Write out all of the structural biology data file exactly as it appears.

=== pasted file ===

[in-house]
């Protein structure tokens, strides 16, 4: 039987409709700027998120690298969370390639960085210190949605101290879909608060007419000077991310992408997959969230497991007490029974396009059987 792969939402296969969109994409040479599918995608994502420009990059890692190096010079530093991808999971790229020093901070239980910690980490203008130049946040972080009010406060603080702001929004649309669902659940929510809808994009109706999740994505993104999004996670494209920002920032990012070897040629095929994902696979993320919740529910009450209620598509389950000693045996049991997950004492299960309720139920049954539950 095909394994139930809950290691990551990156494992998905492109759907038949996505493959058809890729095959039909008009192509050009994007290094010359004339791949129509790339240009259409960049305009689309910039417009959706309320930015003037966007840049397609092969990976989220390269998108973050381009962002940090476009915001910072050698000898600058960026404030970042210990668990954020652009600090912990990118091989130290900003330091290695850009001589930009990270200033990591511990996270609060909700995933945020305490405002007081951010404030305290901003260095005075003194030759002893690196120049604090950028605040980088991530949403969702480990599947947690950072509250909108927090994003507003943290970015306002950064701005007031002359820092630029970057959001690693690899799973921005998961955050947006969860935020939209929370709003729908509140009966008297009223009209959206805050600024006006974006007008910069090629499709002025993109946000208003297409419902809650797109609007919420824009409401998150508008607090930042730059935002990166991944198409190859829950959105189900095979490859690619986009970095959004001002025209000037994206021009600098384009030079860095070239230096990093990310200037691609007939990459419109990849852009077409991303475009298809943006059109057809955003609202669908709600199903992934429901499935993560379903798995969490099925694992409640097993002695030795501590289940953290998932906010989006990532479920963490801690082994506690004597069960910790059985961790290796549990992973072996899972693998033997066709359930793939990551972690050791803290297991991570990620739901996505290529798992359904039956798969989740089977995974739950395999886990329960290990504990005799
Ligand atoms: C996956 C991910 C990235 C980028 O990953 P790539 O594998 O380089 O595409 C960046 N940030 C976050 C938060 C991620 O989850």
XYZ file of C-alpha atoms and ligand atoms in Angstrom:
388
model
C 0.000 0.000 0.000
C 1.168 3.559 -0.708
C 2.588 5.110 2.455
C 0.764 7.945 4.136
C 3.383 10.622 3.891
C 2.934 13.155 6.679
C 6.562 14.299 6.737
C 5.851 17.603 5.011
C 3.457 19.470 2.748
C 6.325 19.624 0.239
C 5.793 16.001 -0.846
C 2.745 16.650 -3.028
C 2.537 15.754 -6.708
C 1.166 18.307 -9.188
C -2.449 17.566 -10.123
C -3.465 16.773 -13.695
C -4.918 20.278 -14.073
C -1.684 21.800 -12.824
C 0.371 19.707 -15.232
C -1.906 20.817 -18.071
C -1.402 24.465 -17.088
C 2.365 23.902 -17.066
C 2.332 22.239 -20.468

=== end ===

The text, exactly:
[in-house]
């Protein structure tokens, strides 16, 4: 039987409709700027998120690298969370390639960085210190949605101290879909608060007419000077991310992408997959969230497991007490029974396009059987 792969939402296969969109994409040479599918995608994502420009990059890692190096010079530093991808999971790229020093901070239980910690980490203008130049946040972080009010406060603080702001929004649309669902659940929510809808994009109706999740994505993104999004996670494209920002920032990012070897040629095929994902696979993320919740529910009450209620598509389950000693045996049991997950004492299960309720139920049954539950 095909394994139930809950290691990551990156494992998905492109759907038949996505493959058809890729095959039909008009192509050009994007290094010359004339791949129509790339240009259409960049305009689309910039417009959706309320930015003037966007840049397609092969990976989220390269998108973050381009962002940090476009915001910072050698000898600058960026404030970042210990668990954020652009600090912990990118091989130290900003330091290695850009001589930009990270200033990591511990996270609060909700995933945020305490405002007081951010404030305290901003260095005075003194030759002893690196120049604090950028605040980088991530949403969702480990599947947690950072509250909108927090994003507003943290970015306002950064701005007031002359820092630029970057959001690693690899799973921005998961955050947006969860935020939209929370709003729908509140009966008297009223009209959206805050600024006006974006007008910069090629499709002025993109946000208003297409419902809650797109609007919420824009409401998150508008607090930042730059935002990166991944198409190859829950959105189900095979490859690619986009970095959004001002025209000037994206021009600098384009030079860095070239230096990093990310200037691609007939990459419109990849852009077409991303475009298809943006059109057809955003609202669908709600199903992934429901499935993560379903798995969490099925694992409640097993002695030795501590289940953290998932906010989006990532479920963490801690082994506690004597069960910790059985961790290796549990992973072996899972693998033997066709359930793939990551972690050791803290297991991570990620739901996505290529798992359904039956798969989740089977995974739950395999886990329960290990504990005799
Ligand atoms: C996956 C991910 C990235 C980028 O990953 P790539 O594998 O380089 O595409 C960046 N940030 C976050 C938060 C991620 O989850």
XYZ file of C-alpha atoms and ligand atoms in Angstrom:
388
model
C 0.000 0.000 0.000
C 1.168 3.559 -0.708
C 2.588 5.110 2.455
C 0.764 7.945 4.136
C 3.383 10.622 3.891
C 2.934 13.155 6.679
C 6.562 14.299 6.737
C 5.851 17.603 5.011
C 3.457 19.470 2.748
C 6.325 19.624 0.239
C 5.793 16.001 -0.846
C 2.745 16.650 -3.028
C 2.537 15.754 -6.708
C 1.166 18.307 -9.188
C -2.449 17.566 -10.123
C -3.465 16.773 -13.695
C -4.918 20.278 -14.073
C -1.684 21.800 -12.824
C 0.371 19.707 -15.232
C -1.906 20.817 -18.071
C -1.402 24.465 -17.088
C 2.365 23.902 -17.066
C 2.332 22.239 -20.468